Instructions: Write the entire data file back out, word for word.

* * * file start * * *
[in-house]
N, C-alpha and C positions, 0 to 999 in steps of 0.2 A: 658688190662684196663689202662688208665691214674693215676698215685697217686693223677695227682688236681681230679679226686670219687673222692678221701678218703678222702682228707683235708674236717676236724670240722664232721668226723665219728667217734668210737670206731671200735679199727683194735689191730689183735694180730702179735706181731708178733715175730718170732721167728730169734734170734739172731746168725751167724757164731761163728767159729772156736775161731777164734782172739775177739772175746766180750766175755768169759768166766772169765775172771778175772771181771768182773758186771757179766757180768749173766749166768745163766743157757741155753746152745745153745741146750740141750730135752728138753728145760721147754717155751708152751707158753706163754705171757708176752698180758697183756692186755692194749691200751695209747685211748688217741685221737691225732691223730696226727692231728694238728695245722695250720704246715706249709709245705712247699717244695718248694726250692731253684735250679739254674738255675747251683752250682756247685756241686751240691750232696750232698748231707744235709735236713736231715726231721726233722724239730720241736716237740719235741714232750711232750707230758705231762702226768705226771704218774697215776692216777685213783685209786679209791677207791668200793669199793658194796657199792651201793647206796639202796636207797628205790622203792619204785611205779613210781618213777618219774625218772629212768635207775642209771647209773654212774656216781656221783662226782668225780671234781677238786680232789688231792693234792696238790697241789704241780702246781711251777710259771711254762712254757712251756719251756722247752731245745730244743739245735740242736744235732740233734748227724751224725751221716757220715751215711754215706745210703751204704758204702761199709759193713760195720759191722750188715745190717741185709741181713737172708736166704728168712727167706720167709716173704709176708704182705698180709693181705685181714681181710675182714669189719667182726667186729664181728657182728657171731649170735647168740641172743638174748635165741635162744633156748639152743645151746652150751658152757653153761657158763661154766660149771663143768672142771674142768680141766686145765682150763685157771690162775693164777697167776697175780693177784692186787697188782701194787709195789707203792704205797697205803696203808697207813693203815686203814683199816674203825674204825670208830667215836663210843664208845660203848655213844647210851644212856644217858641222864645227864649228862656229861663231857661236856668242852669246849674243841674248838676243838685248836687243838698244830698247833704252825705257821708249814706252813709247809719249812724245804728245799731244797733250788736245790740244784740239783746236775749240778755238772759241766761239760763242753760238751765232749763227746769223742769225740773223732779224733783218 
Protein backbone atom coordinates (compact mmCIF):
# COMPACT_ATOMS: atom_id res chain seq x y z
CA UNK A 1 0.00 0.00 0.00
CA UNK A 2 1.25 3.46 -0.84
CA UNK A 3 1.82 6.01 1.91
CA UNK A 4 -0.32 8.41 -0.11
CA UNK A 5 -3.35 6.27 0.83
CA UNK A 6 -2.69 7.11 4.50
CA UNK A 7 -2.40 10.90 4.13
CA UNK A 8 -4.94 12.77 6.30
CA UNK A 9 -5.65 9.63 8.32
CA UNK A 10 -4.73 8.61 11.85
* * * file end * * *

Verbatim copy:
[in-house]
N, C-alpha and C positions, 0 to 999 in steps of 0.2 A: 658688190662684196663689202662688208665691214674693215676698215685697217686693223677695227682688236681681230679679226686670219687673222692678221701678218703678222702682228707683235708674236717676236724670240722664232721668226723665219728667217734668210737670206731671200735679199727683194735689191730689183735694180730702179735706181731708178733715175730718170732721167728730169734734170734739172731746168725751167724757164731761163728767159729772156736775161731777164734782172739775177739772175746766180750766175755768169759768166766772169765775172771778175772771181771768182773758186771757179766757180768749173766749166768745163766743157757741155753746152745745153745741146750740141750730135752728138753728145760721147754717155751708152751707158753706163754705171757708176752698180758697183756692186755692194749691200751695209747685211748688217741685221737691225732691223730696226727692231728694238728695245722695250720704246715706249709709245705712247699717244695718248694726250692731253684735250679739254674738255675747251683752250682756247685756241686751240691750232696750232698748231707744235709735236713736231715726231721726233722724239730720241736716237740719235741714232750711232750707230758705231762702226768705226771704218774697215776692216777685213783685209786679209791677207791668200793669199793658194796657199792651201793647206796639202796636207797628205790622203792619204785611205779613210781618213777618219774625218772629212768635207775642209771647209773654212774656216781656221783662226782668225780671234781677238786680232789688231792693234792696238790697241789704241780702246781711251777710259771711254762712254757712251756719251756722247752731245745730244743739245735740242736744235732740233734748227724751224725751221716757220715751215711754215706745210703751204704758204702761199709759193713760195720759191722750188715745190717741185709741181713737172708736166704728168712727167706720167709716173704709176708704182705698180709693181705685181714681181710675182714669189719667182726667186729664181728657182728657171731649170735647168740641172743638174748635165741635162744633156748639152743645151746652150751658152757653153761657158763661154766660149771663143768672142771674142768680141766686145765682150763685157771690162775693164777697167776697175780693177784692186787697188782701194787709195789707203792704205797697205803696203808697207813693203815686203814683199816674203825674204825670208830667215836663210843664208845660203848655213844647210851644212856644217858641222864645227864649228862656229861663231857661236856668242852669246849674243841674248838676243838685248836687243838698244830698247833704252825705257821708249814706252813709247809719249812724245804728245799731244797733250788736245790740244784740239783746236775749240778755238772759241766761239760763242753760238751765232749763227746769223742769225740773223732779224733783218 
Protein backbone atom coordinates (compact mmCIF):
# COMPACT_ATOMS: atom_id res chain seq x y z
CA UNK A 1 0.00 0.00 0.00
CA UNK A 2 1.25 3.46 -0.84
CA UNK A 3 1.82 6.01 1.91
CA UNK A 4 -0.32 8.41 -0.11
CA UNK A 5 -3.35 6.27 0.83
CA UNK A 6 -2.69 7.11 4.50
CA UNK A 7 -2.40 10.90 4.13
CA UNK A 8 -4.94 12.77 6.30
CA UNK A 9 -5.65 9.63 8.32
CA UNK A 10 -4.73 8.61 11.85